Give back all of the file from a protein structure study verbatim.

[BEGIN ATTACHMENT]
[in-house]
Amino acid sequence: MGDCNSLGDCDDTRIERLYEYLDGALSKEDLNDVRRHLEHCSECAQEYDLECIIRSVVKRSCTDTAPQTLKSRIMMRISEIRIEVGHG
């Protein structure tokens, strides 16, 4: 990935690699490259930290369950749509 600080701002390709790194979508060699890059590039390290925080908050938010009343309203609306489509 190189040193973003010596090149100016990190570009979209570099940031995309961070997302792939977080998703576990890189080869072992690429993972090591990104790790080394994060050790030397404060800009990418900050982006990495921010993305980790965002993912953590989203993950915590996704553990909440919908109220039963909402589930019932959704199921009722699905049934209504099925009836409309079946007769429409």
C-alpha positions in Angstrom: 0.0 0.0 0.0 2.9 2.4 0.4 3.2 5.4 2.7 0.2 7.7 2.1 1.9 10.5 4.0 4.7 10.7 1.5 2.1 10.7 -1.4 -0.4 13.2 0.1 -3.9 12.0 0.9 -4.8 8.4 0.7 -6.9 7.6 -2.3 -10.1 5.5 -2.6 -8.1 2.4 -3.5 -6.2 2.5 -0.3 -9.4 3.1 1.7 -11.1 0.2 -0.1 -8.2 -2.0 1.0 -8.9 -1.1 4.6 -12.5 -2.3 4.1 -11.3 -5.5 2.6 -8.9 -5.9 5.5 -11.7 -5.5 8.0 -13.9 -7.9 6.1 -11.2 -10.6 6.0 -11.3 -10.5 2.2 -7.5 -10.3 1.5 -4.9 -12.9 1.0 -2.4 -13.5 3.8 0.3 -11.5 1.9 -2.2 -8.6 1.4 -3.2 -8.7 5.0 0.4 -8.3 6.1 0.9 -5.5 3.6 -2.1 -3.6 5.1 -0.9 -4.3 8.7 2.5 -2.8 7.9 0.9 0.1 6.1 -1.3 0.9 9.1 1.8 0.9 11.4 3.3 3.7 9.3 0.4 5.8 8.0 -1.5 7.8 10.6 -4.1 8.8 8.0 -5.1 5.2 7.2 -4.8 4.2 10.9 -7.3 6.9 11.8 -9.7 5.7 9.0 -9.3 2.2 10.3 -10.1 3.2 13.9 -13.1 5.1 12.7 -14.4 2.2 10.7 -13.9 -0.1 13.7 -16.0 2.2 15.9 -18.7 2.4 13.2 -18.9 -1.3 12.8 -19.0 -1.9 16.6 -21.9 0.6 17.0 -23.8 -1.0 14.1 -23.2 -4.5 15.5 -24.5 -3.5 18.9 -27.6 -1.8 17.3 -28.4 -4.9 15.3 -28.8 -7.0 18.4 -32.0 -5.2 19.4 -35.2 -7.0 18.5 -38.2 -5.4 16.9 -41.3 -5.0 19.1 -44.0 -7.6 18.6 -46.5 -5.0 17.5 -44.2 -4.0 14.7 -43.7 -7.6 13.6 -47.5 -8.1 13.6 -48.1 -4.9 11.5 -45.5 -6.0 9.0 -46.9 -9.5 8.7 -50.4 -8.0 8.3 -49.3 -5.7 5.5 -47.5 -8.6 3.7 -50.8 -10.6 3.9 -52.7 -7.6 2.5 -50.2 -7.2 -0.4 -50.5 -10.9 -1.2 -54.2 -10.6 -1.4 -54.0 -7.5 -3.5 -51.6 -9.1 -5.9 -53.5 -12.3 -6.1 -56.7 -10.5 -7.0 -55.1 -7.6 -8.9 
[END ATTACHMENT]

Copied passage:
[in-house]
Amino acid sequence: MGDCNSLGDCDDTRIERLYEYLDGALSKEDLNDVRRHLEHCSECAQEYDLECIIRSVVKRSCTDTAPQTLKSRIMMRISEIRIEVGHG
């Protein structure tokens, strides 16, 4: 990935690699490259930290369950749509 600080701002390709790194979508060699890059590039390290925080908050938010009343309203609306489509 190189040193973003010596090149100016990190570009979209570099940031995309961070997302792939977080998703576990890189080869072992690429993972090591990104790790080394994060050790030397404060800009990418900050982006990495921010993305980790965002993912953590989203993950915590996704553990909440919908109220039963909402589930019932959704199921009722699905049934209504099925009836409309079946007769429409």
C-alpha positions in Angstrom: 0.0 0.0 0.0 2.9 2.4 0.4 3.2 5.4 2.7 0.2 7.7 2.1 1.9 10.5 4.0 4.7 10.7 1.5 2.1 10.7 -1.4 -0.4 13.2 0.1 -3.9 12.0 0.9 -4.8 8.4 0.7 -6.9 7.6 -2.3 -10.1 5.5 -2.6 -8.1 2.4 -3.5 -6.2 2.5 -0.3 -9.4 3.1 1.7 -11.1 0.2 -0.1 -8.2 -2.0 1.0 -8.9 -1.1 4.6 -12.5 -2.3 4.1 -11.3 -5.5 2.6 -8.9 -5.9 5.5 -11.7 -5.5 8.0 -13.9 -7.9 6.1 -11.2 -10.6 6.0 -11.3 -10.5 2.2 -7.5 -10.3 1.5 -4.9 -12.9 1.0 -2.4 -13.5 3.8 0.3 -11.5 1.9 -2.2 -8.6 1.4 -3.2 -8.7 5.0 0.4 -8.3 6.1 0.9 -5.5 3.6 -2.1 -3.6 5.1 -0.9 -4.3 8.7 2.5 -2.8 7.9 0.9 0.1 6.1 -1.3 0.9 9.1 1.8 0.9 11.4 3.3 3.7 9.3 0.4 5.8 8.0 -1.5 7.8 10.6 -4.1 8.8 8.0 -5.1 5.2 7.2 -4.8 4.2 10.9 -7.3 6.9 11.8 -9.7 5.7 9.0 -9.3 2.2 10.3 -10.1 3.2 13.9 -13.1 5.1 12.7 -14.4 2.2 10.7 -13.9 -0.1 13.7 -16.0 2.2 15.9 -18.7 2.4 13.2 -18.9 -1.3 12.8 -19.0 -1.9 16.6 -21.9 0.6 17.0 -23.8 -1.0 14.1 -23.2 -4.5 15.5 -24.5 -3.5 18.9 -27.6 -1.8 17.3 -28.4 -4.9 15.3 -28.8 -7.0 18.4 -32.0 -5.2 19.4 -35.2 -7.0 18.5 -38.2 -5.4 16.9 -41.3 -5.0 19.1 -44.0 -7.6 18.6 -46.5 -5.0 17.5 -44.2 -4.0 14.7 -43.7 -7.6 13.6 -47.5 -8.1 13.6 -48.1 -4.9 11.5 -45.5 -6.0 9.0 -46.9 -9.5 8.7 -50.4 -8.0 8.3 -49.3 -5.7 5.5 -47.5 -8.6 3.7 -50.8 -10.6 3.9 -52.7 -7.6 2.5 -50.2 -7.2 -0.4 -50.5 -10.9 -1.2 -54.2 -10.6 -1.4 -54.0 -7.5 -3.5 -51.6 -9.1 -5.9 -53.5 -12.3 -6.1 -56.7 -10.5 -7.0 -55.1 -7.6 -8.9 